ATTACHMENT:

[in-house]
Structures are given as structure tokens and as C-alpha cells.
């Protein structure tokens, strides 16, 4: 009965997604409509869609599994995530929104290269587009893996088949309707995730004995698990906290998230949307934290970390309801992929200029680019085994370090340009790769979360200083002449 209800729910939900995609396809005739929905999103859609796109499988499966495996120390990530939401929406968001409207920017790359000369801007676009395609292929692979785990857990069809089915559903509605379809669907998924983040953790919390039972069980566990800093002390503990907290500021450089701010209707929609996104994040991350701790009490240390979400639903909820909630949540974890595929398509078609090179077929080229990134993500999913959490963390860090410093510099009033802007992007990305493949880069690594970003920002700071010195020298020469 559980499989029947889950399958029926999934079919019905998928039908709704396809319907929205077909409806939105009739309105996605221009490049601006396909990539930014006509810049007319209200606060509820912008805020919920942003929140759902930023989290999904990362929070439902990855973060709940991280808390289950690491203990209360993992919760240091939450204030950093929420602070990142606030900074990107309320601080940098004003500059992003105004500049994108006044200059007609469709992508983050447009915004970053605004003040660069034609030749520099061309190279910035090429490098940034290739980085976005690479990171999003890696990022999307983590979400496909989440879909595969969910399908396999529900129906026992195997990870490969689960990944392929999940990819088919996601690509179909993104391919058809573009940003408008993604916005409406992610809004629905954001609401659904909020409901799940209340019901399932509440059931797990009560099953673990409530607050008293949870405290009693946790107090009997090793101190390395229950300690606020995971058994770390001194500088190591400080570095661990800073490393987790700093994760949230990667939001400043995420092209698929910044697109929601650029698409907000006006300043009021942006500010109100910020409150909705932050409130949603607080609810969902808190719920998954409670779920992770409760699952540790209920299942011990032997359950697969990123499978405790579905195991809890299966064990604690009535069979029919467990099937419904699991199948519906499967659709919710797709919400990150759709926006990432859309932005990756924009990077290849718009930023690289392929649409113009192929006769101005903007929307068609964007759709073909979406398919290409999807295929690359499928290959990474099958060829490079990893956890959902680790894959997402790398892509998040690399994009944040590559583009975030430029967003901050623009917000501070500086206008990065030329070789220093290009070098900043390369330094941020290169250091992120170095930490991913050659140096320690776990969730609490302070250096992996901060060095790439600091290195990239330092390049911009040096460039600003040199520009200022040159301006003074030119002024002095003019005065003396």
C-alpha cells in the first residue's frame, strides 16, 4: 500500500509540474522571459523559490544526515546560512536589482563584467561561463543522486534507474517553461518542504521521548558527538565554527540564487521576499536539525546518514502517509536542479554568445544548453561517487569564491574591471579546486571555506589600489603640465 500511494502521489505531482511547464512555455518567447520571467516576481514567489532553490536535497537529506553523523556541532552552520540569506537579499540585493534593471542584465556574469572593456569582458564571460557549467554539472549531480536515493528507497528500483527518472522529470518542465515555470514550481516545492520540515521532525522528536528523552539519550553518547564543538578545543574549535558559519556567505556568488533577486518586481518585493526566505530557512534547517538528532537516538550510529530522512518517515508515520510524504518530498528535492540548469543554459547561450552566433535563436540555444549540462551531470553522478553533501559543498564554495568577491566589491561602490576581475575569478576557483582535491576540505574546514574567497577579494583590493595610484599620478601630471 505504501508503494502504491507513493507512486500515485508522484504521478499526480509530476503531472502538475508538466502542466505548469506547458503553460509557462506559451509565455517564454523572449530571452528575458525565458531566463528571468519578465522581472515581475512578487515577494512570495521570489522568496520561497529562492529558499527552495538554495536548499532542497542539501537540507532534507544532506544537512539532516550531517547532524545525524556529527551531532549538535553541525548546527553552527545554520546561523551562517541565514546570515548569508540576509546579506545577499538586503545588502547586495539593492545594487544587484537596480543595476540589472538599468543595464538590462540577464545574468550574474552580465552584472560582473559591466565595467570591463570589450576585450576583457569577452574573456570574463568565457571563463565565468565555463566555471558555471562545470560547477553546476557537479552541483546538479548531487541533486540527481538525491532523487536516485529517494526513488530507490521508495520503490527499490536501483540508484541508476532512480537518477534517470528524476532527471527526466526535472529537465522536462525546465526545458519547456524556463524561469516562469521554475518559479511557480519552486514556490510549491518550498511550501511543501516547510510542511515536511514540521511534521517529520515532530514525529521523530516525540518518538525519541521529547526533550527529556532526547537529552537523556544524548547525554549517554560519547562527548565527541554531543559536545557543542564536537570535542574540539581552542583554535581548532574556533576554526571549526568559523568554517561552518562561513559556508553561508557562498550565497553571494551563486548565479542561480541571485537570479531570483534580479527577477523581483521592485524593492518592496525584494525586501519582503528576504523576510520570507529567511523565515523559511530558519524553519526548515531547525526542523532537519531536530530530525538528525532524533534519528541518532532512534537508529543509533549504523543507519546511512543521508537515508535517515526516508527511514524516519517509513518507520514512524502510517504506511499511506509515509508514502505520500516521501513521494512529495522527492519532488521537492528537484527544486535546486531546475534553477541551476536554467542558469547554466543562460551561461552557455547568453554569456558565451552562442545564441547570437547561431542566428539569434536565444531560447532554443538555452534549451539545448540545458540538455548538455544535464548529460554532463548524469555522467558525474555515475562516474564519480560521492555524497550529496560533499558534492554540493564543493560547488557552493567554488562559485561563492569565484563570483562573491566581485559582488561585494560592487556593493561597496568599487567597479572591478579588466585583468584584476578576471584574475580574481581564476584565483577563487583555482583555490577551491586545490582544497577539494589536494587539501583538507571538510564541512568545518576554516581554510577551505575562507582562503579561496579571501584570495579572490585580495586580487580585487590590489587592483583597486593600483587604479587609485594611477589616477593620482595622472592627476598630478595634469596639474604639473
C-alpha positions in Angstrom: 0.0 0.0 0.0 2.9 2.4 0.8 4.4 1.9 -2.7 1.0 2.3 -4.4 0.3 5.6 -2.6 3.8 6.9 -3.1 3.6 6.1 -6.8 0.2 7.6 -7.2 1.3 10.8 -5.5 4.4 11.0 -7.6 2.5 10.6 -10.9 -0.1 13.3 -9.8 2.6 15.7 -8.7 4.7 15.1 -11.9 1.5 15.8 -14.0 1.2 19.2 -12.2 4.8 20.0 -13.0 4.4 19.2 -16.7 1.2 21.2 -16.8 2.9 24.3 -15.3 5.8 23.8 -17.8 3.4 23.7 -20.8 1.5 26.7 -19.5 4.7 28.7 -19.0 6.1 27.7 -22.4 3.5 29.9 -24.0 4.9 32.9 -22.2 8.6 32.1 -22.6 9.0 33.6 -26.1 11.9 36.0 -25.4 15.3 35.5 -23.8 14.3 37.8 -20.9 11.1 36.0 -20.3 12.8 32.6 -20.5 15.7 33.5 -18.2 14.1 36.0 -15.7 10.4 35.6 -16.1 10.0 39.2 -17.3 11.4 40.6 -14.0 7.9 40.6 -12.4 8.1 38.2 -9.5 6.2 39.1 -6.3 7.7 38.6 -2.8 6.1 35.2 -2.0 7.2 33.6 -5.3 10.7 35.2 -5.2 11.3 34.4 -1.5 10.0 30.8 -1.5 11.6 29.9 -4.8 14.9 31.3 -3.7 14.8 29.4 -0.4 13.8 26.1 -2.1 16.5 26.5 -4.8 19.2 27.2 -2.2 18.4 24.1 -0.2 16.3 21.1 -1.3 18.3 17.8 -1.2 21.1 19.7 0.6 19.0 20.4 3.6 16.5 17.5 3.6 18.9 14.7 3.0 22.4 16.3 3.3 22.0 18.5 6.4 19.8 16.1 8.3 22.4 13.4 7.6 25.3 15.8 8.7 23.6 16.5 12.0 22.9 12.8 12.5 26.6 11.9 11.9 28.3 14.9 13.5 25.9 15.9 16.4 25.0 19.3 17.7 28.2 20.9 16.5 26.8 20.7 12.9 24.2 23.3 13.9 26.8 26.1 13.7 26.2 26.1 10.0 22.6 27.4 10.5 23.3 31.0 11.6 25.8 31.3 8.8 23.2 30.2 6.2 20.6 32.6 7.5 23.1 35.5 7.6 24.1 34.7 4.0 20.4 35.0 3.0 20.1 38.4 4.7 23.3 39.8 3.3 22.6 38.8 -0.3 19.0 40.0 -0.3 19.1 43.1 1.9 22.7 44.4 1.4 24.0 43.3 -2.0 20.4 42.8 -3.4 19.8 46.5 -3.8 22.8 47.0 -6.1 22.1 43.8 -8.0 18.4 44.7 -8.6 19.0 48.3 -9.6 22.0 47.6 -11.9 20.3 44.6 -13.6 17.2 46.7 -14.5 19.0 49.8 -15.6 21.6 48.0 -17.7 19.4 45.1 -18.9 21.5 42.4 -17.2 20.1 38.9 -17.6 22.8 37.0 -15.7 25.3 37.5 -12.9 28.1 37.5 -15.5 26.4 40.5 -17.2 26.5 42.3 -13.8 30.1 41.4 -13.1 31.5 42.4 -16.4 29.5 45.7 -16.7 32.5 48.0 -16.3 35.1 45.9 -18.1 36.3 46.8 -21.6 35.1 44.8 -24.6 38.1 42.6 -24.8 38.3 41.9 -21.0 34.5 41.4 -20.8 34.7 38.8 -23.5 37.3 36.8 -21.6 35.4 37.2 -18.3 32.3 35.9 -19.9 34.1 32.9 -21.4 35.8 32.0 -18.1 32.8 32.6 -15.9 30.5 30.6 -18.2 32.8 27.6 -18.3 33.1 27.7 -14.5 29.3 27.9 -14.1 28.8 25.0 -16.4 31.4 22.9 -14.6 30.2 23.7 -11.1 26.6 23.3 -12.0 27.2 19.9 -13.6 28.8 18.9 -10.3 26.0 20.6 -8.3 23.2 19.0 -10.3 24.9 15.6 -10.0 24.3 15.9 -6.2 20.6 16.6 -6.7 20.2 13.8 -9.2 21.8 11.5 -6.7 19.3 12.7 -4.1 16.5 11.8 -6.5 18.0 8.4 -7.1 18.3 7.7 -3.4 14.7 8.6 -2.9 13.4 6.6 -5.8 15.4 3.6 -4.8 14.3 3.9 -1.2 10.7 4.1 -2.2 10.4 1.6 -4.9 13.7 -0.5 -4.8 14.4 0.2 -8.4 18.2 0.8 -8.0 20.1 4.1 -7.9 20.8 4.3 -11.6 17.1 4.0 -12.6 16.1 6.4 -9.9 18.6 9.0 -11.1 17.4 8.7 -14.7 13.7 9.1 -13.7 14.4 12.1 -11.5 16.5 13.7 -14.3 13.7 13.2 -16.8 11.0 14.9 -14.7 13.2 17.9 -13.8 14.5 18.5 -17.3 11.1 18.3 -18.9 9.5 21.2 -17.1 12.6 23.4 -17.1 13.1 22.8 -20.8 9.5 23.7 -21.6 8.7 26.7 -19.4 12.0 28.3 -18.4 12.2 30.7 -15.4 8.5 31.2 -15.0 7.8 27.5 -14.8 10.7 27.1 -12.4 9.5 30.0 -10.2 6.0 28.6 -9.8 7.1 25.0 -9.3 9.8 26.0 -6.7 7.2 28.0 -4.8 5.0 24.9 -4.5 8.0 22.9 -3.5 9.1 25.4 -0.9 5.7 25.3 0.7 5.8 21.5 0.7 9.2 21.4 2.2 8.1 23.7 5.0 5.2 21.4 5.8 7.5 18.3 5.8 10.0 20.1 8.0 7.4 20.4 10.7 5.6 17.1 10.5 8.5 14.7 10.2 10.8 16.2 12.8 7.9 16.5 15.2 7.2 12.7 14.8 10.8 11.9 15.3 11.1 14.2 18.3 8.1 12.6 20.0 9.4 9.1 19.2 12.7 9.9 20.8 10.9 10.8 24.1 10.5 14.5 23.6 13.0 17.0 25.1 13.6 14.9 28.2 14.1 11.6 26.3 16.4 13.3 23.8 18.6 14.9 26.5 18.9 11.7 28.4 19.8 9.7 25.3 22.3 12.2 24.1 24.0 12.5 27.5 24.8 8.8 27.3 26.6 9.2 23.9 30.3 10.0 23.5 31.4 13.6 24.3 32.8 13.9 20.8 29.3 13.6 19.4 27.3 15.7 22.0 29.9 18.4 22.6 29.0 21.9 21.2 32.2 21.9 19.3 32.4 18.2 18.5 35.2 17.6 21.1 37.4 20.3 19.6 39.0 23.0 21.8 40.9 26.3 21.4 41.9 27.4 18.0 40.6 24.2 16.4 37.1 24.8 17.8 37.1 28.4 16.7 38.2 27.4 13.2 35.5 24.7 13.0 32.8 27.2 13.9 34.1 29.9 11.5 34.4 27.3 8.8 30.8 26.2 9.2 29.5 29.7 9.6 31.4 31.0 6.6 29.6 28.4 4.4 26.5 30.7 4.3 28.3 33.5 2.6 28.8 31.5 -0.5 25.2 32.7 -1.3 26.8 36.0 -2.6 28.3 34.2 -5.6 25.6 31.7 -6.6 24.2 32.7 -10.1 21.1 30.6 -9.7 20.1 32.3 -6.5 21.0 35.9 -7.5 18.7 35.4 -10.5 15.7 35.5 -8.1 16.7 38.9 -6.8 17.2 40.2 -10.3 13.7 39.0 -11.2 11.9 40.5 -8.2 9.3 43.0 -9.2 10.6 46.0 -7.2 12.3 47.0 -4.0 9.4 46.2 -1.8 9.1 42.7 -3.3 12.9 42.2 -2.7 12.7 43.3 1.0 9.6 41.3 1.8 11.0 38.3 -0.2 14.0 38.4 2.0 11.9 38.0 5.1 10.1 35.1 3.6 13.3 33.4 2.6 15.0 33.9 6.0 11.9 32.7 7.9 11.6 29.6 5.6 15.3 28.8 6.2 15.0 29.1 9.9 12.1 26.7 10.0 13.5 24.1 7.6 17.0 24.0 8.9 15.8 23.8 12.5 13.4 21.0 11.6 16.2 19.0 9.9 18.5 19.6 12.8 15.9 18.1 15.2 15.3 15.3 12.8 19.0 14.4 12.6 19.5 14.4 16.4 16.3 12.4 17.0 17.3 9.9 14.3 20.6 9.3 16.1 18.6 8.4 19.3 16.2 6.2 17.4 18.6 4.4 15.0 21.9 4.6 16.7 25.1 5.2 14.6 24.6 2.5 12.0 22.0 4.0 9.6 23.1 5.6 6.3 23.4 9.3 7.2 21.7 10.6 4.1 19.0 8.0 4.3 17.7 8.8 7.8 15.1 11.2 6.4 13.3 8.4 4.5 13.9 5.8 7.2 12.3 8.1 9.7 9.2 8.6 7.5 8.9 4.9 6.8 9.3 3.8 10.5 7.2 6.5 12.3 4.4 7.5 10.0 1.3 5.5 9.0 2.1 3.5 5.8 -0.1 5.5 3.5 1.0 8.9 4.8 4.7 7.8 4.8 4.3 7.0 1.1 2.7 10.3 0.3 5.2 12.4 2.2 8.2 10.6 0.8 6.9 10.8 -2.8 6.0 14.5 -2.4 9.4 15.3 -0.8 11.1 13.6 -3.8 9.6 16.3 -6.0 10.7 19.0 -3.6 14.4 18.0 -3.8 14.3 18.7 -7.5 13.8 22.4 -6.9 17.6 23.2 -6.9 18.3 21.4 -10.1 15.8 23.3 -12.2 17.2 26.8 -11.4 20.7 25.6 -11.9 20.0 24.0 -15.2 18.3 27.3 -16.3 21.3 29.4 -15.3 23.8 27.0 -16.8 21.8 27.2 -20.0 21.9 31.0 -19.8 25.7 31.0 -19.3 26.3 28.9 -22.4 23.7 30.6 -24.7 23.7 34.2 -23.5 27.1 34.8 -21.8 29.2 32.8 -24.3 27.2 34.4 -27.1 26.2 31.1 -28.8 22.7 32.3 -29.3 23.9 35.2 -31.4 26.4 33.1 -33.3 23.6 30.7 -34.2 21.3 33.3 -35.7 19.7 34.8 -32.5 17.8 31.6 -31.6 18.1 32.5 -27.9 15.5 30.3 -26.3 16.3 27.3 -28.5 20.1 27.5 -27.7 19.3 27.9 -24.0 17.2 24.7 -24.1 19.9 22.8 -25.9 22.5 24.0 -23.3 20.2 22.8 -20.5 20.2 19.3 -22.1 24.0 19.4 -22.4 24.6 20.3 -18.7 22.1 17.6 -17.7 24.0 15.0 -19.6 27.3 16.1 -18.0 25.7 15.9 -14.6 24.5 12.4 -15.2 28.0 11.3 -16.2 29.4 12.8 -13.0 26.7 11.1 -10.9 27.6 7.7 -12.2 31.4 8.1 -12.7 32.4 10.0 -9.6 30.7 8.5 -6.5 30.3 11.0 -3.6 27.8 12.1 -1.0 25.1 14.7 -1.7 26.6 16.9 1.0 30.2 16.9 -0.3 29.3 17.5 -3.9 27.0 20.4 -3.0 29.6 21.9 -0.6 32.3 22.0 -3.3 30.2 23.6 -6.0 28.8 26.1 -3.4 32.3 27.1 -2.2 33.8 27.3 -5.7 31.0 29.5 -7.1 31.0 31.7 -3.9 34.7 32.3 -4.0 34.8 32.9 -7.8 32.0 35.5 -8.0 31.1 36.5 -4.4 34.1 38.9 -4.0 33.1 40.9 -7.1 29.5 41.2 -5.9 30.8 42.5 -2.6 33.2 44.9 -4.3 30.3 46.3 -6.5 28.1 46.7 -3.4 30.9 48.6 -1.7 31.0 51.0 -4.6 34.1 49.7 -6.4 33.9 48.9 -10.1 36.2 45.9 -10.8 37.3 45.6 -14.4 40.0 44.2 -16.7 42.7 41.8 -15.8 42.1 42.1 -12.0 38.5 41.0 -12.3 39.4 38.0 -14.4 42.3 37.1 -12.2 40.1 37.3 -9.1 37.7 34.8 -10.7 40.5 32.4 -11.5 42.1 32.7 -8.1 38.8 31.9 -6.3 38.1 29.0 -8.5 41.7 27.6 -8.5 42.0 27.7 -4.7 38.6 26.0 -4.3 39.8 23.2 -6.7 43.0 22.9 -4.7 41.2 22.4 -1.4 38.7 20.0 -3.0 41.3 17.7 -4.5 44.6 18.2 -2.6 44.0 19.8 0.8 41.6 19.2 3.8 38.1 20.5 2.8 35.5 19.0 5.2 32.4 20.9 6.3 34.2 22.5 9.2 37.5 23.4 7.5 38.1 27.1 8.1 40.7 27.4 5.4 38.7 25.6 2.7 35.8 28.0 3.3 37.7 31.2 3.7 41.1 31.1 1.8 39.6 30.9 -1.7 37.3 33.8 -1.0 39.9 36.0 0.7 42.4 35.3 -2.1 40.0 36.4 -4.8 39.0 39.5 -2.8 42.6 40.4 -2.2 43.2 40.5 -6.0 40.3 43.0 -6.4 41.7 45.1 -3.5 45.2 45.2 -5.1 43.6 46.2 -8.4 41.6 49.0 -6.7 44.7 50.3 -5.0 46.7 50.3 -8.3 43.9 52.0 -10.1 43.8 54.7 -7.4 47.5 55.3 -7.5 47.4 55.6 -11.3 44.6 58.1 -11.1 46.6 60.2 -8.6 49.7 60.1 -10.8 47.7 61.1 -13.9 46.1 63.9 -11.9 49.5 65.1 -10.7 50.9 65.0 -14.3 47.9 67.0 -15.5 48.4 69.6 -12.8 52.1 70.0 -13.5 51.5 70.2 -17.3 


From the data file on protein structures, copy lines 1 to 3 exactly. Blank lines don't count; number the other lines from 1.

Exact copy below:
[in-house]
Structures are given as structure tokens and as C-alpha cells.
């Protein structure tokens, strides 16, 4: 009965997604409509869609599994995530929104290269587009893996088949309707995730004995698990906290998230949307934290970390309801992929200029680019085994370090340009790769979360200083002449 209800729910939900995609396809005739929905999103859609796109499988499966495996120390990530939401929406968001409207920017790359000369801007676009395609292929692979785990857990069809089915559903509605379809669907998924983040953790919390039972069980566990800093002390503990907290500021450089701010209707929609996104994040991350701790009490240390979400639903909820909630949540974890595929398509078609090179077929080229990134993500999913959490963390860090410093510099009033802007992007990305493949880069690594970003920002700071010195020298020469 559980499989029947889950399958029926999934079919019905998928039908709704396809319907929205077909409806939105009739309105996605221009490049601006396909990539930014006509810049007319209200606060509820912008805020919920942003929140759902930023989290999904990362929070439902990855973060709940991280808390289950690491203990209360993992919760240091939450204030950093929420602070990142606030900074990107309320601080940098004003500059992003105004500049994108006044200059007609469709992508983050447009915004970053605004003040660069034609030749520099061309190279910035090429490098940034290739980085976005690479990171999003890696990022999307983590979400496909989440879909595969969910399908396999529900129906026992195997990870490969689960990944392929999940990819088919996601690509179909993104391919058809573009940003408008993604916005409406992610809004629905954001609401659904909020409901799940209340019901399932509440059931797990009560099953673990409530607050008293949870405290009693946790107090009997090793101190390395229950300690606020995971058994770390001194500088190591400080570095661990800073490393987790700093994760949230990667939001400043995420092209698929910044697109929601650029698409907000006006300043009021942006500010109100910020409150909705932050409130949603607080609810969902808190719920998954409670779920992770409760699952540790209920299942011990032997359950697969990123499978405790579905195991809890299966064990604690009535069979029919467990099937419904699991199948519906499967659709919710797709919400990150759709926006990432859309932005990756924009990077290849718009930023690289392929649409113009192929006769101005903007929307068609964007759709073909979406398919290409999807295929690359499928290959990474099958060829490079990893956890959902680790894959997402790398892509998040690399994009944040590559583009975030430029967003901050623009917000501070500086206008990065030329070789220093290009070098900043390369330094941020290169250091992120170095930490991913050659140096320690776990969730609490302070250096992996901060060095790439600091290195990239330092390049911009040096460039600003040199520009200022040159301006003074030119002024002095003019005065003396």